MIGRATION by small birds continues. New species will be showing up in April. May is also a big month for neotropical birds. But as for now, keep watching for the return of American Woodcock, Herring Gulls, Swallows of all kinds, Brown Thrashers, Kinglets, Yellow-headed Blackbirdsm Pine Siskins and Field Sparrows. Every hike into a natural area such as Grammer Grove, the Forest Reserve, Timmons Grove, Green Castle, Arney Bend, the Marietta Sand Prairie or other wetland, forest or prairie grassland will offer opportunities to see birds.
And just because small species of birds are continuing their northward journey, bigger birds are also putting miles behind them. Earlier this week my ears heard the faint calls of white-fronted geese. Then my eyes finally found them in a huge skein of these waterbirds very high in the sky. The reason for their faint calls was the high altitude they were at, small dots against a blue sky backdrop. Migration is their response to increasing daylength. Lookout Canada, here we come.
FISHERIES STAFF at Lake Rathbun, or at Iowa’s Great Lakes, are setting gill nets for night fishing. They want to catch walleye as these fish prepare to spawn. Once the fish are captured, it starts an around the clock operation at hatcheries. Eggs removed from female walleyes are mixed with milt from male fishes. As quickly as possible the adult fish are returned to lake waters. The goal of fisheries staffers is to collect enough fish to hatch 140.9 million walleye fry. In time, those fry, or possibly larger two inch fingerlings, will be stocked all over Iowa in other lakes.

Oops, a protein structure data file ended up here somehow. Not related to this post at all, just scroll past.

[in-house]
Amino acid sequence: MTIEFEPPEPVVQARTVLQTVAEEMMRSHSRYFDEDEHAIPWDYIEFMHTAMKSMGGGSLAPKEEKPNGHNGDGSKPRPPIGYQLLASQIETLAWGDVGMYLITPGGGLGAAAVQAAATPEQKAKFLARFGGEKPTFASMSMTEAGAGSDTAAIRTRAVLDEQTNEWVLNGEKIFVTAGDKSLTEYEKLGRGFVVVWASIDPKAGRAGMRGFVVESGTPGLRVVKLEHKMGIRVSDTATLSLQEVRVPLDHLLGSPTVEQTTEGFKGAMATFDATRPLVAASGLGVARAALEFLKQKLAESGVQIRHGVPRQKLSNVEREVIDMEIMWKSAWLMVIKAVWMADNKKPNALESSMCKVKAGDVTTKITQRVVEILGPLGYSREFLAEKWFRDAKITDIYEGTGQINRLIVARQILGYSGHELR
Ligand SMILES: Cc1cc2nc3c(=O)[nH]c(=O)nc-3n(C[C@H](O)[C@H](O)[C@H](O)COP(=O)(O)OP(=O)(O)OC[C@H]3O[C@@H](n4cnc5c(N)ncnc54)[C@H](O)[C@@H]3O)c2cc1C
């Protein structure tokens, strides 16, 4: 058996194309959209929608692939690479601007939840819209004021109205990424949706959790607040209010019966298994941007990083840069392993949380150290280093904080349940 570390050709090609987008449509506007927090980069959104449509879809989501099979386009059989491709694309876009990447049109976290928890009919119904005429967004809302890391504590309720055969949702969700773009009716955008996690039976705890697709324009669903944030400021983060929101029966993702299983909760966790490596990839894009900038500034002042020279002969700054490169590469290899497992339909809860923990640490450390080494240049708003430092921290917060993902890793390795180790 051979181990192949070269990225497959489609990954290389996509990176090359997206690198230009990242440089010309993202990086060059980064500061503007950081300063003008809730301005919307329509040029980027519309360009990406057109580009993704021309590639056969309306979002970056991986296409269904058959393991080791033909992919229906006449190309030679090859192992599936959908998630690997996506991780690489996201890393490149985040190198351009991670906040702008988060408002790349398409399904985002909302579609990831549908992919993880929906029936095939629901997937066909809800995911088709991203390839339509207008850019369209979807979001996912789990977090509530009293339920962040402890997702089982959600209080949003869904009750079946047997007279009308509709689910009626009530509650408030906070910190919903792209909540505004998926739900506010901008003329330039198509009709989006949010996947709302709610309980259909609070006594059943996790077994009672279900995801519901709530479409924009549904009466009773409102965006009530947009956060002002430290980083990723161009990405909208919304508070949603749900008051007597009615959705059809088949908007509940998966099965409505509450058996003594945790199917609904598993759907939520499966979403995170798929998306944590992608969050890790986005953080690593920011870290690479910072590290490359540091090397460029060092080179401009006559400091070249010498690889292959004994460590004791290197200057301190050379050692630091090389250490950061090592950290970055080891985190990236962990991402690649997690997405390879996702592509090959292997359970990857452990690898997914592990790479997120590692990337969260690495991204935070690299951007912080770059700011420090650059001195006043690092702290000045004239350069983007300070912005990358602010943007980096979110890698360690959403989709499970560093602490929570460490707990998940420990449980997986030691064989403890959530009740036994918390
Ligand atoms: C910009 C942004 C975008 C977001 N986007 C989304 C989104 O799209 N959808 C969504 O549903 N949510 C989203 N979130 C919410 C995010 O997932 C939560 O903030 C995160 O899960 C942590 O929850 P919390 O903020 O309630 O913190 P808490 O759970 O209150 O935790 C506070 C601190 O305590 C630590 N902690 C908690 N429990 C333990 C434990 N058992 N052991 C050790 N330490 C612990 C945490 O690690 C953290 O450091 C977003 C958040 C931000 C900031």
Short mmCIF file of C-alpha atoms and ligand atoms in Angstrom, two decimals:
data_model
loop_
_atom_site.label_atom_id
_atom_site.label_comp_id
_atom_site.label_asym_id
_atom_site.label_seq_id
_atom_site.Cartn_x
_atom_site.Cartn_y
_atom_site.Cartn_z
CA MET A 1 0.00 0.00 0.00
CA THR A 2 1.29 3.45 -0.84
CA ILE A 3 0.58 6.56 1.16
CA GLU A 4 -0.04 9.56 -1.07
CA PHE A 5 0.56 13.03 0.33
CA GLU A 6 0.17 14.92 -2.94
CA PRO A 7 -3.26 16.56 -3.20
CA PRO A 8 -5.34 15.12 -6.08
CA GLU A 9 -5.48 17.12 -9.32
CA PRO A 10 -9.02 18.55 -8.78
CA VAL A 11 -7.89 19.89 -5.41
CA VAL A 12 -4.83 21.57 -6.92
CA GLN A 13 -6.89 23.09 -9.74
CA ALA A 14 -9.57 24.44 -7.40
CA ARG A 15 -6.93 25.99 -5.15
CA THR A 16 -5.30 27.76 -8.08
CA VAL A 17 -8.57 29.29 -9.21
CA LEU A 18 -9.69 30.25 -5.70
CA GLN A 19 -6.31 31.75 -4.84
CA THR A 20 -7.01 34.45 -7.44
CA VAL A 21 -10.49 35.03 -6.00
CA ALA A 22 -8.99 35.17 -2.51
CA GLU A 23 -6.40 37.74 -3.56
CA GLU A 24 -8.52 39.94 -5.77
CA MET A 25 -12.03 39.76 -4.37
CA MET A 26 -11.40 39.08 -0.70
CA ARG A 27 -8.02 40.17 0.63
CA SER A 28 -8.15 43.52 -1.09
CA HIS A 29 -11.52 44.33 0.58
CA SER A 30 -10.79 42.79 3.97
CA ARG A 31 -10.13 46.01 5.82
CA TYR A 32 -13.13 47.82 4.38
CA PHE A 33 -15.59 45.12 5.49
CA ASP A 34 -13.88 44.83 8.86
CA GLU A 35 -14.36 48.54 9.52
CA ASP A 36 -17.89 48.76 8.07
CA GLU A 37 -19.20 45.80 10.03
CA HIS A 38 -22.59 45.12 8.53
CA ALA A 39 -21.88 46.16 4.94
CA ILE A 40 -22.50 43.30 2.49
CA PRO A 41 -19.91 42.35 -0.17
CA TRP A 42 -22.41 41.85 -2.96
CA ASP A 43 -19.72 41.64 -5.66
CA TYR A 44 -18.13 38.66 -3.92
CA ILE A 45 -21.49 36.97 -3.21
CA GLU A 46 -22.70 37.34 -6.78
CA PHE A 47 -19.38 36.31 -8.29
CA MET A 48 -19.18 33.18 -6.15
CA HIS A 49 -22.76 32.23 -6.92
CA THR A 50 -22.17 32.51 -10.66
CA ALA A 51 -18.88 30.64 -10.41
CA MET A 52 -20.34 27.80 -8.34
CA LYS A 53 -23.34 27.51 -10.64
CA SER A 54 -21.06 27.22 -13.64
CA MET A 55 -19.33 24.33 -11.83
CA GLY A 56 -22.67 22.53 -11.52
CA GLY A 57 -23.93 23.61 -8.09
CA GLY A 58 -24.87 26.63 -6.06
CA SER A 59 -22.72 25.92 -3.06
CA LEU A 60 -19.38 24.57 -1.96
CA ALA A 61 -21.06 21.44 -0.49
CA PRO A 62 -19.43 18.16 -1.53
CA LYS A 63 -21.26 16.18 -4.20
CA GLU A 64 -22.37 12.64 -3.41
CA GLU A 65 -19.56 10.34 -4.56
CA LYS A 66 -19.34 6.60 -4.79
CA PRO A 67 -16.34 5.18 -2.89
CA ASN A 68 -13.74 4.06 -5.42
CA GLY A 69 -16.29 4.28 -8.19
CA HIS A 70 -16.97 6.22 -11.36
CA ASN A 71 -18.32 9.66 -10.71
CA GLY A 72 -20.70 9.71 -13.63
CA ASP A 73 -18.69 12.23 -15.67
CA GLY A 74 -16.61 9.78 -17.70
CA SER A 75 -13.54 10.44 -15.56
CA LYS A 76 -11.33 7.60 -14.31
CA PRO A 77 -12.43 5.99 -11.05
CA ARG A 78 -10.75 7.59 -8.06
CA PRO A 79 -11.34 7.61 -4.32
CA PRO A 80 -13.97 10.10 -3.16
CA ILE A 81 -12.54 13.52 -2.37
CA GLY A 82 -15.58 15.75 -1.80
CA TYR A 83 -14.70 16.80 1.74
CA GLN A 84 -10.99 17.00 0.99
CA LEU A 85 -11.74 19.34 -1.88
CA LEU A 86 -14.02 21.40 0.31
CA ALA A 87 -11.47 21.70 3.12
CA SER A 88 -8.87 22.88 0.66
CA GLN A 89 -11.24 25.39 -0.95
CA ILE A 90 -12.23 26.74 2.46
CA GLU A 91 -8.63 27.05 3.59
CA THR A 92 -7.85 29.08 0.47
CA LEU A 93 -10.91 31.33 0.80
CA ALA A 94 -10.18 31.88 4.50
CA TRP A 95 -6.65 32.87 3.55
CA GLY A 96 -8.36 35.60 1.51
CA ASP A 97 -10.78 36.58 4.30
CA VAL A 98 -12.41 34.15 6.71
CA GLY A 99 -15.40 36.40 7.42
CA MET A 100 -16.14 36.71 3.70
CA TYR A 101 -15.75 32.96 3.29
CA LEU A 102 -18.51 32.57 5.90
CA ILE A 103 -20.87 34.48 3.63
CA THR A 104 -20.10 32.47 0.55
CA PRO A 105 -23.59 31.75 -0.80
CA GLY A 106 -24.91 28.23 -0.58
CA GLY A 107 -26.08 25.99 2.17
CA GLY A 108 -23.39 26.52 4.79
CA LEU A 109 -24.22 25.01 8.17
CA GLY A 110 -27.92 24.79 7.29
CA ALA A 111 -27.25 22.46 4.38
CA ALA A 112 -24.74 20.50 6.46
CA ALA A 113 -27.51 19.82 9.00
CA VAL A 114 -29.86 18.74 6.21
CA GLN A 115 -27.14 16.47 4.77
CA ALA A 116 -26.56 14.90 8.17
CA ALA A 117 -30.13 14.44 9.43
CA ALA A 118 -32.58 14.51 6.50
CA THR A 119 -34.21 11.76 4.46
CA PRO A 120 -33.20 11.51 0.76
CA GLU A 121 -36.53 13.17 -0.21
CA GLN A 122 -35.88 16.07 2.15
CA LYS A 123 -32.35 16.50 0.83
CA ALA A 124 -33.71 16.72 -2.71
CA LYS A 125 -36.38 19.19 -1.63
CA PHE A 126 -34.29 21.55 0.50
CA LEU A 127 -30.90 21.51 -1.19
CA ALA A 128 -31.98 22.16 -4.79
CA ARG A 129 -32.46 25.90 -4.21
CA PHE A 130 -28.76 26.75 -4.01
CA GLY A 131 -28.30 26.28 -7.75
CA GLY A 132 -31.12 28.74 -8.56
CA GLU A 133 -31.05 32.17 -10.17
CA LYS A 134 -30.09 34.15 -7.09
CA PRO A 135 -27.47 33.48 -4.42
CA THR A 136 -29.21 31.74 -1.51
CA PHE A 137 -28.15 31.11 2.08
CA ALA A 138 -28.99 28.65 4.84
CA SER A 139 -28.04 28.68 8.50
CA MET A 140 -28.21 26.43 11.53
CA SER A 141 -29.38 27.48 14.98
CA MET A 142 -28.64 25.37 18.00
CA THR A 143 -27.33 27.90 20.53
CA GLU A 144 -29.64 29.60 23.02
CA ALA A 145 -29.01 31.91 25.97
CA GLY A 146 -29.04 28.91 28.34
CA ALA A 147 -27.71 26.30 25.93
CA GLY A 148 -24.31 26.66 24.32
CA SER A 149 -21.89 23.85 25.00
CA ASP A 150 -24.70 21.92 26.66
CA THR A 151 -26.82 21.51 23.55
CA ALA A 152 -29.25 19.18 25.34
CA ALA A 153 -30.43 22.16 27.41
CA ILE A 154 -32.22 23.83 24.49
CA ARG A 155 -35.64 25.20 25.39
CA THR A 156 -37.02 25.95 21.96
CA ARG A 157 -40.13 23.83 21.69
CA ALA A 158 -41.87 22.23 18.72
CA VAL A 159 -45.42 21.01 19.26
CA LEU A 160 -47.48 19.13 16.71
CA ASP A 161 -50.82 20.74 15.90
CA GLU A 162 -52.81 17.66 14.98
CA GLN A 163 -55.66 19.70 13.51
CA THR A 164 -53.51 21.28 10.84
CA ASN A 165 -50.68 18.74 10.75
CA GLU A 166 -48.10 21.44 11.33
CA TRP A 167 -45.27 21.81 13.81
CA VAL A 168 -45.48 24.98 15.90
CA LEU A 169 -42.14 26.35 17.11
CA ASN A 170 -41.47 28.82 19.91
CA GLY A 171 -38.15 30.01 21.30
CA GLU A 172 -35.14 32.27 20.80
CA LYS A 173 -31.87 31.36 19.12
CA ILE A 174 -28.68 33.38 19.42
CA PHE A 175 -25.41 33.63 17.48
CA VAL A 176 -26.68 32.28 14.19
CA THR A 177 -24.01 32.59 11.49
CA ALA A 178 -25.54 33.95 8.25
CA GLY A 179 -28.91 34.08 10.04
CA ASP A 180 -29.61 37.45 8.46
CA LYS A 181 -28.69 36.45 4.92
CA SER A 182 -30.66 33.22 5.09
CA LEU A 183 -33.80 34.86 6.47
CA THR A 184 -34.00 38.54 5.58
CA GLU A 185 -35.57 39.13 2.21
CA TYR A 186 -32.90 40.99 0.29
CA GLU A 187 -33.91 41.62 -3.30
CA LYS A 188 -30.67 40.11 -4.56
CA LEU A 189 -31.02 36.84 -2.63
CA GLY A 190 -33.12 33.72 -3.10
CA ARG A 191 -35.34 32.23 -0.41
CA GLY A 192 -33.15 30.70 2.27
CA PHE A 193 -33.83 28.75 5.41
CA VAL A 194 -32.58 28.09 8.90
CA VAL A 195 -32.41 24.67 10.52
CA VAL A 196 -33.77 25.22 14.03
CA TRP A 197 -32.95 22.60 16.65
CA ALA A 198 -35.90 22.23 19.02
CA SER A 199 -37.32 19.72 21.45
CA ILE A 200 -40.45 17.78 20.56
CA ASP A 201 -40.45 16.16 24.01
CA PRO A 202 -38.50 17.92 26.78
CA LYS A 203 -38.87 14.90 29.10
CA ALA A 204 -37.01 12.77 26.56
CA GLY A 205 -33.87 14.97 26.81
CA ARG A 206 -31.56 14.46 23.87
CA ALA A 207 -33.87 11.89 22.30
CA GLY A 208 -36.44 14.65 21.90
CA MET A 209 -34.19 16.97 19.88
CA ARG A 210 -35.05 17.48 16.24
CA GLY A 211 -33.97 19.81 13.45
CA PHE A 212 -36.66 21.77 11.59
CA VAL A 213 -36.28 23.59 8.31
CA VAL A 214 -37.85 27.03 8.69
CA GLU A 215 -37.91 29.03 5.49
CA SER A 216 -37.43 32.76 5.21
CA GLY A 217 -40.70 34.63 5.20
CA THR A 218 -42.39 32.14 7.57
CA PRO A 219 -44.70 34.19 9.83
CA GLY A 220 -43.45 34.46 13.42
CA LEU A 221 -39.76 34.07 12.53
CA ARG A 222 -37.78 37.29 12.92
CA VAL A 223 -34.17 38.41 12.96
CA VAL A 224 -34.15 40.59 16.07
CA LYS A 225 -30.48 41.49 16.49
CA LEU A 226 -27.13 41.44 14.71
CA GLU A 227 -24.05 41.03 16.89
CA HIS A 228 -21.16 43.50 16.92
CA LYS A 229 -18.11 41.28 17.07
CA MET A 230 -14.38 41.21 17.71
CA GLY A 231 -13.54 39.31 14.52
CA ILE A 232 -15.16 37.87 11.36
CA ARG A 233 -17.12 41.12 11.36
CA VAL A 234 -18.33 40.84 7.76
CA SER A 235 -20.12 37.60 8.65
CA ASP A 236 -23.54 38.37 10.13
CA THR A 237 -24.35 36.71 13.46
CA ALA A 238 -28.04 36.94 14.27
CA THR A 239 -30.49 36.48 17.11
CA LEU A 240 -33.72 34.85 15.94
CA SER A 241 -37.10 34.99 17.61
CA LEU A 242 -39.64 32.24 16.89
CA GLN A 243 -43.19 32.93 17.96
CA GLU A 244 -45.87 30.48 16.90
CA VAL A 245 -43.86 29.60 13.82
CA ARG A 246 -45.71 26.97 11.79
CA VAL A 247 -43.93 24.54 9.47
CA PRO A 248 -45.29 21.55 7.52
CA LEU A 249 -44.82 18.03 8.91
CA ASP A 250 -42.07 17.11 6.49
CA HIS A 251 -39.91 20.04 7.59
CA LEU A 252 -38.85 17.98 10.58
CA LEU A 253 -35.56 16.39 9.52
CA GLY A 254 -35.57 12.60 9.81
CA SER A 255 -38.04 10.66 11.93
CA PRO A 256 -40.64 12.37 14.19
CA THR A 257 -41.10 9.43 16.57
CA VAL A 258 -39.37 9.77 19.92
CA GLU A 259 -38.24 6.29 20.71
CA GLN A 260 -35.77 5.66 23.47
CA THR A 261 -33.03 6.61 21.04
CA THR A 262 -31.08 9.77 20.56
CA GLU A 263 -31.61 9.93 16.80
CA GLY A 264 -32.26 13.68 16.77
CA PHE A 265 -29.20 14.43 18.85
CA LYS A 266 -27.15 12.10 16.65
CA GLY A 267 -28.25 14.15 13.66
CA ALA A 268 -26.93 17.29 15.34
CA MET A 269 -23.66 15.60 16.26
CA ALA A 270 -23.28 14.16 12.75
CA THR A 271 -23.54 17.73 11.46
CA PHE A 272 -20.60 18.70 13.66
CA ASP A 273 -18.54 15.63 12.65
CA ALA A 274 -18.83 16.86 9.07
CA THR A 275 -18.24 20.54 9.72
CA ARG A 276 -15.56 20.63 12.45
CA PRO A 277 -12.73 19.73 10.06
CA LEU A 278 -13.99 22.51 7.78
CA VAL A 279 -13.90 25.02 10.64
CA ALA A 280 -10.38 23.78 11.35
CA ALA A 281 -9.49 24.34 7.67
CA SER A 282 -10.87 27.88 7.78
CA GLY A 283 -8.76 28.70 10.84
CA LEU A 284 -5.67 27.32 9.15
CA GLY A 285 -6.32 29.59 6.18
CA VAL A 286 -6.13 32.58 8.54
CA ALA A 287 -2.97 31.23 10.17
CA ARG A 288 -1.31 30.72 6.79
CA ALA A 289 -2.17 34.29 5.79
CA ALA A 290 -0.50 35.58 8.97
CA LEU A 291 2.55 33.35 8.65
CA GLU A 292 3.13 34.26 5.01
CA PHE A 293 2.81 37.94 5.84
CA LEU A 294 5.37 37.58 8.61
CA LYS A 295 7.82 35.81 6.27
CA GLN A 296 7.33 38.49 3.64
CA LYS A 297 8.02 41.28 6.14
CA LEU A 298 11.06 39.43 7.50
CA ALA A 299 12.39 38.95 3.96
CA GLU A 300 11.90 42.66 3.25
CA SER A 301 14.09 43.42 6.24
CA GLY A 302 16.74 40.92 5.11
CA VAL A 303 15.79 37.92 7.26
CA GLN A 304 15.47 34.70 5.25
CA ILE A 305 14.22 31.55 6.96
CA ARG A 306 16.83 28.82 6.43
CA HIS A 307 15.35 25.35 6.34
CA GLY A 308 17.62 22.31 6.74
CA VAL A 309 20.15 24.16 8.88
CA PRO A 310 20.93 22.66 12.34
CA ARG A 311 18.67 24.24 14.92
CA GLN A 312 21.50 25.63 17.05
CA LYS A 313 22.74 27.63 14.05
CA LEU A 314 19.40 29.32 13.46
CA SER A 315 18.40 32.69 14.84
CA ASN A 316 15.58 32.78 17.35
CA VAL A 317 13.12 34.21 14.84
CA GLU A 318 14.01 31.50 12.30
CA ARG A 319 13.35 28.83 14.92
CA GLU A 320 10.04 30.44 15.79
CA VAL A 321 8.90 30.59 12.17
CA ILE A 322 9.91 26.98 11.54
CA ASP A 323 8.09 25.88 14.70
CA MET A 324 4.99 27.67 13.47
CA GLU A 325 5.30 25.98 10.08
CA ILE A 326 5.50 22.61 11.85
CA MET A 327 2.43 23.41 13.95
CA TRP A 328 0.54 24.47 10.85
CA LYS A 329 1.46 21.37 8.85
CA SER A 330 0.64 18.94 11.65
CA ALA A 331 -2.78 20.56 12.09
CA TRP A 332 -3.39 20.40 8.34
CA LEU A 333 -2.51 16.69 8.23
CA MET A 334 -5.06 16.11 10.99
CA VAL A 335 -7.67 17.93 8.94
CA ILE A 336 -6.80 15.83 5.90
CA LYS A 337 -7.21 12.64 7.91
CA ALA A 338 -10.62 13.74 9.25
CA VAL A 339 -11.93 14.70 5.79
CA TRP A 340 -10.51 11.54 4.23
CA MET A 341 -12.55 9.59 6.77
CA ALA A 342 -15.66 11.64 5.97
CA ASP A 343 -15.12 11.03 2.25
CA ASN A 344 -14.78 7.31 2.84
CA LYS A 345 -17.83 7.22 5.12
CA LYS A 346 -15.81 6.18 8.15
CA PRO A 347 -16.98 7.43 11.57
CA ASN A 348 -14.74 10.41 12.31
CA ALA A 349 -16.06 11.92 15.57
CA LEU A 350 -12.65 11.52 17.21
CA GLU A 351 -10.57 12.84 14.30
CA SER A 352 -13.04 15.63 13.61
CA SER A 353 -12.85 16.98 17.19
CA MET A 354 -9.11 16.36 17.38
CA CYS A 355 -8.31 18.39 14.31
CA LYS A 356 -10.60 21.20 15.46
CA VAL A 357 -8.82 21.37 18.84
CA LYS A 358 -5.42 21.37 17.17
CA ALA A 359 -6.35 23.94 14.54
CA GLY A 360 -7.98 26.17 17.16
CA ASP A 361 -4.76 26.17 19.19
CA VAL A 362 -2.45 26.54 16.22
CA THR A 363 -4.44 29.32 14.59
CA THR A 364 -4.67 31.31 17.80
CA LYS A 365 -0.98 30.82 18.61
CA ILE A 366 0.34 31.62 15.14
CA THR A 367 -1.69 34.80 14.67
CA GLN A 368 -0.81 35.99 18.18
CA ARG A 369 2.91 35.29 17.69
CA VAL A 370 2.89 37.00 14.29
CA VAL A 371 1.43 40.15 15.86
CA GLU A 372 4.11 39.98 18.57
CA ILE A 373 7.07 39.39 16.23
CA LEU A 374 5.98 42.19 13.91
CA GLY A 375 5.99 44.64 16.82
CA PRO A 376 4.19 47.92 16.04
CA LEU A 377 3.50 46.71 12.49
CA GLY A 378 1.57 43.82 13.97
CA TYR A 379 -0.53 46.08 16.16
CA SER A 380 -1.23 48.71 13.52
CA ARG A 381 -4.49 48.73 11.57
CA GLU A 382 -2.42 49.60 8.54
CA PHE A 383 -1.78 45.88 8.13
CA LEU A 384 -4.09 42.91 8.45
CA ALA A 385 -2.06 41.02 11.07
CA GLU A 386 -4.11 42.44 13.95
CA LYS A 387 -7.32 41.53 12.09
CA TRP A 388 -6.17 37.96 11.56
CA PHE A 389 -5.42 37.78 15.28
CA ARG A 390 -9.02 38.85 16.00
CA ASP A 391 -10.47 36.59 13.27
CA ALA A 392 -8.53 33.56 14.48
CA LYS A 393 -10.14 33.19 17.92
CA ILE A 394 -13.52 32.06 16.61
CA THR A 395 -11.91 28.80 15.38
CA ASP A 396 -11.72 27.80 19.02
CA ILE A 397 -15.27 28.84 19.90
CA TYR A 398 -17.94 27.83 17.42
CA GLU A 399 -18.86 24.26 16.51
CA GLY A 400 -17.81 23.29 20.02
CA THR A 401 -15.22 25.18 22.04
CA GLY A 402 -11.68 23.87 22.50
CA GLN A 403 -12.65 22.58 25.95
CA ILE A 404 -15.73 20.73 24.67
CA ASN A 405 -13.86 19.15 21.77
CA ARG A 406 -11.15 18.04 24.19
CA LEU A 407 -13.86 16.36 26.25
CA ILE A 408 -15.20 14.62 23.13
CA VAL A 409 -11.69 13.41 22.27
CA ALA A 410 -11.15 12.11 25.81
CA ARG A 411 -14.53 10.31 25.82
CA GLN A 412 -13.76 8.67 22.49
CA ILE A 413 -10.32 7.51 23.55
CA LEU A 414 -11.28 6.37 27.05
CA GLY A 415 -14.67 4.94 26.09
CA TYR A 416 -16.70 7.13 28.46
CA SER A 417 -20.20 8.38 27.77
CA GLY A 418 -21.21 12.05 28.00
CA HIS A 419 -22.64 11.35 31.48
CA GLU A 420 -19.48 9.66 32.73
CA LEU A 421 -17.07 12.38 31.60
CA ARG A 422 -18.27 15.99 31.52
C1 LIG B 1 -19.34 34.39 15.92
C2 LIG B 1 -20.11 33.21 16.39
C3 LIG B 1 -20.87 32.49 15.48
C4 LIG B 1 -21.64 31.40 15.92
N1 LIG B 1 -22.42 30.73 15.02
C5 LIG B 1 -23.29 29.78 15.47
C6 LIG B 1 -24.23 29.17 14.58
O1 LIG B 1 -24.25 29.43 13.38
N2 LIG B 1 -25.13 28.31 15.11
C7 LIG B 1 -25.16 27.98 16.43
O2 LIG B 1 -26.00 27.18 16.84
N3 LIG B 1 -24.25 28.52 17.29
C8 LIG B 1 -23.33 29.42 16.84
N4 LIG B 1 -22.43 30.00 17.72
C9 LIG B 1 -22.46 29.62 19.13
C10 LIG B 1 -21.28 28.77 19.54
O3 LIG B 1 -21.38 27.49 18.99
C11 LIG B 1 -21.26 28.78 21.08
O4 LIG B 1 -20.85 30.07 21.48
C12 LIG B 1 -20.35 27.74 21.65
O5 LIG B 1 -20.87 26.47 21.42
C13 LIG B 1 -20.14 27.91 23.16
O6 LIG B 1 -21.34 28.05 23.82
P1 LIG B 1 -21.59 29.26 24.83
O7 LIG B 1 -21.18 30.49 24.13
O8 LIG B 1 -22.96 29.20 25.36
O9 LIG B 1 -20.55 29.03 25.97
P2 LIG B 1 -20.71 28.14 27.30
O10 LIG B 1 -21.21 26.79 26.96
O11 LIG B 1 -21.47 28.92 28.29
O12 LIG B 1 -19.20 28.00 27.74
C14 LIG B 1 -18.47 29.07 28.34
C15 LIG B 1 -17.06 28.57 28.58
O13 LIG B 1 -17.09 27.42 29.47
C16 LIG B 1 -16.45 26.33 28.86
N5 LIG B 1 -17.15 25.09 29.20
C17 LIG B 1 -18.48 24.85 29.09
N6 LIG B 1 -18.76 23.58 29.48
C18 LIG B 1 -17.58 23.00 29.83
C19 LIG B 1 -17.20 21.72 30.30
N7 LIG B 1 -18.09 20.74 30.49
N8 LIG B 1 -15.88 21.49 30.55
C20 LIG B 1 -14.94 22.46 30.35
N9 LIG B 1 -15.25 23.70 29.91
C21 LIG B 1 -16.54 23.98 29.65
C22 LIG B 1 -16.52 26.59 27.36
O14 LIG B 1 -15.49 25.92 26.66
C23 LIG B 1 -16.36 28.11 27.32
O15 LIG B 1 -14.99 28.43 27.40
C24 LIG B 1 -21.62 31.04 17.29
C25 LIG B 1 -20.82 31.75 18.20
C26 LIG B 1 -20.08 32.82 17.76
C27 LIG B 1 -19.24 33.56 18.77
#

At the Spirit Lake hatchery on March 23rd, Fisheries staff set special nets for northern pike at outlet points where sloughs drain into Big Spirit Lake. In three days time, 207 northern pike were captured. That brood stock resulted in 1.7 million eggs which are now undergoing incubation in special jars that allow fresh oxygenated water to flow over the eggs.
The behind the scenes work by fisheries personnel is a special type of occupation. It requires special facilities, specialized equipment and specialized training to make the entire operation a success. It would be great to be able to visit a hatchery and see for yourself the work that is being accomplished. Unfortunately, Covid-19 has put a squash to visitors. Hatcheries are not open at this time to the public.
SCHOLASTIC CLAY TARGET PROGRAM shoots took place April 9 and 10th for Collegiate Skeet and Sporting Clays. The work continues on April 17th at Ackley, IA, northern Hardin County, at the Stockdale Gun Club. More than 150 athletes from 15 Iowa colleges and universities will participate in the 2021 Iowa Scholastic Clay Target Program. Many of the these college students have been shooting shotguns at clay targets since middle school or high school. They are now continuing in shooting sports events at college.
There are now 21 teams from Iowa community colleges and four-year universities. The Scholastic Clay Target Program (SCTP) is the largest, fastest growing, and exciting youth clay target program in the US. “The SCTP is a youth development program, first and foremost, and it is accomplished through shooting sports and competitive shooting,” says Chris Van Gorp, shooting coordinator for the Iowa Dept of Natural Resources. Shooting sports are evidence that not all youth in middle school, high school or colleges, want to play ball sports. Alternatives exist to excel in shooting sports.